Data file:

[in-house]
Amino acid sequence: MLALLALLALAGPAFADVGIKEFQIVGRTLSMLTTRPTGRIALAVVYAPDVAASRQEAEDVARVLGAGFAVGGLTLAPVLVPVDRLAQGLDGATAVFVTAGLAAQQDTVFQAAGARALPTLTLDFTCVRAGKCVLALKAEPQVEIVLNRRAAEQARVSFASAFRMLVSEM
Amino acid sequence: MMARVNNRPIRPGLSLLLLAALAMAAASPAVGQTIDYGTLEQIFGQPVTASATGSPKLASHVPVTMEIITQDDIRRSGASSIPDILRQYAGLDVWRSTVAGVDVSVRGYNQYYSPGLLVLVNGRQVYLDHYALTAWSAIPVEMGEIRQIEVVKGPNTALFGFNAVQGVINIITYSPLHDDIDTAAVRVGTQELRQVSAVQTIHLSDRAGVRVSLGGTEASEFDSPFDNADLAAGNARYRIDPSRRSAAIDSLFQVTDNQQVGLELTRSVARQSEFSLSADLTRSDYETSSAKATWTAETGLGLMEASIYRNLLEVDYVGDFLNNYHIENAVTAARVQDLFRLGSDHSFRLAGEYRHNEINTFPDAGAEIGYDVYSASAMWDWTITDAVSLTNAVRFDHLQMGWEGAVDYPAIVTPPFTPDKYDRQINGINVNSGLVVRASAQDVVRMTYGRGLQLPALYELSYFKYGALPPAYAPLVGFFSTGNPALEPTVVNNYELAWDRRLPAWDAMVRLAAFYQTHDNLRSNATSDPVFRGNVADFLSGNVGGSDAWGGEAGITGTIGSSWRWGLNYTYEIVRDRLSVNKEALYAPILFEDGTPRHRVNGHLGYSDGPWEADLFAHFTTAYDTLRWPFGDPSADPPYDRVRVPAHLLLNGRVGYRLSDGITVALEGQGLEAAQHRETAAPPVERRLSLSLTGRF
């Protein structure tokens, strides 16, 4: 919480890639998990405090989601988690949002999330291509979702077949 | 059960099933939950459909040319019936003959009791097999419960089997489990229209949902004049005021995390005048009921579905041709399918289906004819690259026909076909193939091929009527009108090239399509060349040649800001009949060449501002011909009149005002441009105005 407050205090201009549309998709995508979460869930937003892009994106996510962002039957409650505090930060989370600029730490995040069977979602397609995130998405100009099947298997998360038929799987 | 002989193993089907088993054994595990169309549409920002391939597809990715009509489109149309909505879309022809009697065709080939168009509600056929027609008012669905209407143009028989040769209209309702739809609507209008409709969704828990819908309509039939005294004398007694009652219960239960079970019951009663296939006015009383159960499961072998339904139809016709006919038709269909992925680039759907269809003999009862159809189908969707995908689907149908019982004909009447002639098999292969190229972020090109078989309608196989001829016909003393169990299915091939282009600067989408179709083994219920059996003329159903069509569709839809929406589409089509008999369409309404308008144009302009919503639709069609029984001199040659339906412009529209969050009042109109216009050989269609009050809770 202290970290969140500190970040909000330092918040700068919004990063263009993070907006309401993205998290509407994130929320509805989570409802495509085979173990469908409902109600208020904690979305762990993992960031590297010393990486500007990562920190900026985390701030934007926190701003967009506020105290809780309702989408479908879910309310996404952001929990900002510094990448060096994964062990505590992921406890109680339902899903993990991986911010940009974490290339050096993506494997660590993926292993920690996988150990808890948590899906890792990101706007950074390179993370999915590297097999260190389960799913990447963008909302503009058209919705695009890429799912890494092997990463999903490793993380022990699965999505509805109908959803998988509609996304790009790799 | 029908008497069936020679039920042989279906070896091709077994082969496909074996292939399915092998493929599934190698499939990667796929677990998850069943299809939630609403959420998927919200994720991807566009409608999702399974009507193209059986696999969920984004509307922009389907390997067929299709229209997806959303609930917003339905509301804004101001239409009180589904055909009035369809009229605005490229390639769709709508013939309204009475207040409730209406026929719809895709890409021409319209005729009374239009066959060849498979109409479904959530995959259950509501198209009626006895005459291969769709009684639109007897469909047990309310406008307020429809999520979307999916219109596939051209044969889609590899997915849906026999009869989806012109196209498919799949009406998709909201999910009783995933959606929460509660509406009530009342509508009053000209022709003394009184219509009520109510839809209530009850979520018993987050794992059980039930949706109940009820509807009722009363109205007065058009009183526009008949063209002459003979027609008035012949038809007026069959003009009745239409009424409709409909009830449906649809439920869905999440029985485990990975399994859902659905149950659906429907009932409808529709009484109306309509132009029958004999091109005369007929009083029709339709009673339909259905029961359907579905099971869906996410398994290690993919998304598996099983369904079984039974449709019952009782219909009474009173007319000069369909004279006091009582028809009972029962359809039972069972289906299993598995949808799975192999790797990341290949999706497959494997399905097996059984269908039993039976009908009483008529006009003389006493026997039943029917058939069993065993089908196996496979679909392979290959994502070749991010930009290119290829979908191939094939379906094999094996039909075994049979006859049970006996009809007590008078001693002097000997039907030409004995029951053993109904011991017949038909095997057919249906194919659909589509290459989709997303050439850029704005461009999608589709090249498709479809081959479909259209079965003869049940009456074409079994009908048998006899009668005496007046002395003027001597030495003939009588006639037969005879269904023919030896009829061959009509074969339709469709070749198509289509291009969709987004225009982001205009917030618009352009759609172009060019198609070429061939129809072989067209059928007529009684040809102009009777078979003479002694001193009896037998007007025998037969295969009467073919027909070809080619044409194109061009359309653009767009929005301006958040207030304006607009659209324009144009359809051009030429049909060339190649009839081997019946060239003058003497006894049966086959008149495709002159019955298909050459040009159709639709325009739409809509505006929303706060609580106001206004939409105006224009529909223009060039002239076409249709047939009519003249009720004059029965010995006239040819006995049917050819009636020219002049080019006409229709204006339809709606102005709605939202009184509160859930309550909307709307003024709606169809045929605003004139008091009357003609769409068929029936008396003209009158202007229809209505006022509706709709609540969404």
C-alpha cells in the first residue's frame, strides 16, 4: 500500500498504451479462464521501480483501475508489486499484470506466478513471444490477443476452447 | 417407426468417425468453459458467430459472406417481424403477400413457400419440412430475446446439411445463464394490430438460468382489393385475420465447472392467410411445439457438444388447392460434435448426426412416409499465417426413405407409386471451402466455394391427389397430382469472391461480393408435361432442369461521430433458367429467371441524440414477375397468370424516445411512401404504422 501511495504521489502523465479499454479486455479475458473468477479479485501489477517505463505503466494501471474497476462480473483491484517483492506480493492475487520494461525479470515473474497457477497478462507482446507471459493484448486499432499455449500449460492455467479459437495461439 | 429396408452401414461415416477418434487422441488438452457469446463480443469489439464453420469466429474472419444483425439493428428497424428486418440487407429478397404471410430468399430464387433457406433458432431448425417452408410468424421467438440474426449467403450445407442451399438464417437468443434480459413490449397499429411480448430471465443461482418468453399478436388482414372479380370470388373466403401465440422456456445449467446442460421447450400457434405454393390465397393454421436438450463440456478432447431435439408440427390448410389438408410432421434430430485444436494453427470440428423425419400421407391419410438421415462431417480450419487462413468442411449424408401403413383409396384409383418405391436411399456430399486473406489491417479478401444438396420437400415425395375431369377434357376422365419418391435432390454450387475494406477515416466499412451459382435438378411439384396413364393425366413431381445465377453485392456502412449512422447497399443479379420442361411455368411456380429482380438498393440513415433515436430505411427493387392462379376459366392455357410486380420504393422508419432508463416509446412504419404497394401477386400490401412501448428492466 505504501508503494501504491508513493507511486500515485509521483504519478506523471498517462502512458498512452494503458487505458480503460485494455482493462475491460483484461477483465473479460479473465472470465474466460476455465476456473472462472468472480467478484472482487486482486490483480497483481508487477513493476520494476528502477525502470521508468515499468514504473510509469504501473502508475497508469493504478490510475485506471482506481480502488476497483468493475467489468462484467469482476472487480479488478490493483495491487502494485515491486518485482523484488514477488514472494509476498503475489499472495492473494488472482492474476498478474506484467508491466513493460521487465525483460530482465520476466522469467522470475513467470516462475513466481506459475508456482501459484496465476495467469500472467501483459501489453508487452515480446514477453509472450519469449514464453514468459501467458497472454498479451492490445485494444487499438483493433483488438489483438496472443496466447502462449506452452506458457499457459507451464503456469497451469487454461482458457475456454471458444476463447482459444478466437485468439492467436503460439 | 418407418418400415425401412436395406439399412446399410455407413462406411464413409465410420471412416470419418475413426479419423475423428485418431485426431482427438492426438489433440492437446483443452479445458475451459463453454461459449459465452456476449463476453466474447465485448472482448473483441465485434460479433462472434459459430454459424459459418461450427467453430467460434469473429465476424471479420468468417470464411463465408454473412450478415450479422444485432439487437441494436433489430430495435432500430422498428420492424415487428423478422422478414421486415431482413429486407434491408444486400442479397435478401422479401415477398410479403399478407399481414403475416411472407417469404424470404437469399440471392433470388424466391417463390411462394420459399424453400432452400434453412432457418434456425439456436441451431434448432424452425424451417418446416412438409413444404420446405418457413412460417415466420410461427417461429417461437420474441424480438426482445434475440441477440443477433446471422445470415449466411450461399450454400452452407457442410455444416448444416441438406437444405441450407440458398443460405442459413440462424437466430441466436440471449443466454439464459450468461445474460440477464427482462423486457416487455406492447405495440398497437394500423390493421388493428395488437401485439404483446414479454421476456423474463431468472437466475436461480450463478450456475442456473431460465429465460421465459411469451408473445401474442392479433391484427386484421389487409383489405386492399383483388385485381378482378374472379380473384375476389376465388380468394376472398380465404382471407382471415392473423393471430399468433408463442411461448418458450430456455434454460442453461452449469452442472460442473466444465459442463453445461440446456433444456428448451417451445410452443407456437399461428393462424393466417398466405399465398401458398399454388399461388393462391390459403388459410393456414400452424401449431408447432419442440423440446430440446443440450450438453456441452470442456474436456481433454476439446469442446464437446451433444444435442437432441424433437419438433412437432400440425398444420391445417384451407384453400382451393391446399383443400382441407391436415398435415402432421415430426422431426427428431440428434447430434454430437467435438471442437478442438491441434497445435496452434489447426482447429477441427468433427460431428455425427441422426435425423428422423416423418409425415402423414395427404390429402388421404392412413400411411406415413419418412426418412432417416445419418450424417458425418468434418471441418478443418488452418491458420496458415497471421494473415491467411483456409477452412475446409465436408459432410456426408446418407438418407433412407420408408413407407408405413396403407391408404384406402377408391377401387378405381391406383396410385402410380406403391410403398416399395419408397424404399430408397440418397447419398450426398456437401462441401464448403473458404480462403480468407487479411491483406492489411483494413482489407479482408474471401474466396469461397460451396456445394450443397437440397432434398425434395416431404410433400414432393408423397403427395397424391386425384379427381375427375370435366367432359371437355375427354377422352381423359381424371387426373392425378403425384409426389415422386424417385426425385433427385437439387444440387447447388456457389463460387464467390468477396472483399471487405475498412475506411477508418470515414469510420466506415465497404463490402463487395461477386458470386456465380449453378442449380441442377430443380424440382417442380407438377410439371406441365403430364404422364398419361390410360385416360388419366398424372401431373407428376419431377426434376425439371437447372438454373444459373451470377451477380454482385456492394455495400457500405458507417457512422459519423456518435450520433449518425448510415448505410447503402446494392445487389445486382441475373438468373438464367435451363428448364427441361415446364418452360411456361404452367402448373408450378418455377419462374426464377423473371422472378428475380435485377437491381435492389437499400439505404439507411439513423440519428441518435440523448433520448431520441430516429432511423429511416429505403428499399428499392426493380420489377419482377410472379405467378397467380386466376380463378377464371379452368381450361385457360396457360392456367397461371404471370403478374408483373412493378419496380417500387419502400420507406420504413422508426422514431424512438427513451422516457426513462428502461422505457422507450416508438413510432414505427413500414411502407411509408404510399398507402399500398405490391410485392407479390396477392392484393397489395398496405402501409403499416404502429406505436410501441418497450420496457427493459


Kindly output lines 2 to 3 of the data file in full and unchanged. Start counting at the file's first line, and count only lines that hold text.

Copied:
Amino acid sequence: MLALLALLALAGPAFADVGIKEFQIVGRTLSMLTTRPTGRIALAVVYAPDVAASRQEAEDVARVLGAGFAVGGLTLAPVLVPVDRLAQGLDGATAVFVTAGLAAQQDTVFQAAGARALPTLTLDFTCVRAGKCVLALKAEPQVEIVLNRRAAEQARVSFASAFRMLVSEM
Amino acid sequence: MMARVNNRPIRPGLSLLLLAALAMAAASPAVGQTIDYGTLEQIFGQPVTASATGSPKLASHVPVTMEIITQDDIRRSGASSIPDILRQYAGLDVWRSTVAGVDVSVRGYNQYYSPGLLVLVNGRQVYLDHYALTAWSAIPVEMGEIRQIEVVKGPNTALFGFNAVQGVINIITYSPLHDDIDTAAVRVGTQELRQVSAVQTIHLSDRAGVRVSLGGTEASEFDSPFDNADLAAGNARYRIDPSRRSAAIDSLFQVTDNQQVGLELTRSVARQSEFSLSADLTRSDYETSSAKATWTAETGLGLMEASIYRNLLEVDYVGDFLNNYHIENAVTAARVQDLFRLGSDHSFRLAGEYRHNEINTFPDAGAEIGYDVYSASAMWDWTITDAVSLTNAVRFDHLQMGWEGAVDYPAIVTPPFTPDKYDRQINGINVNSGLVVRASAQDVVRMTYGRGLQLPALYELSYFKYGALPPAYAPLVGFFSTGNPALEPTVVNNYELAWDRRLPAWDAMVRLAAFYQTHDNLRSNATSDPVFRGNVADFLSGNVGGSDAWGGEAGITGTIGSSWRWGLNYTYEIVRDRLSVNKEALYAPILFEDGTPRHRVNGHLGYSDGPWEADLFAHFTTAYDTLRWPFGDPSADPPYDRVRVPAHLLLNGRVGYRLSDGITVALEGQGLEAAQHRETAAPPVERRLSLSLTGRF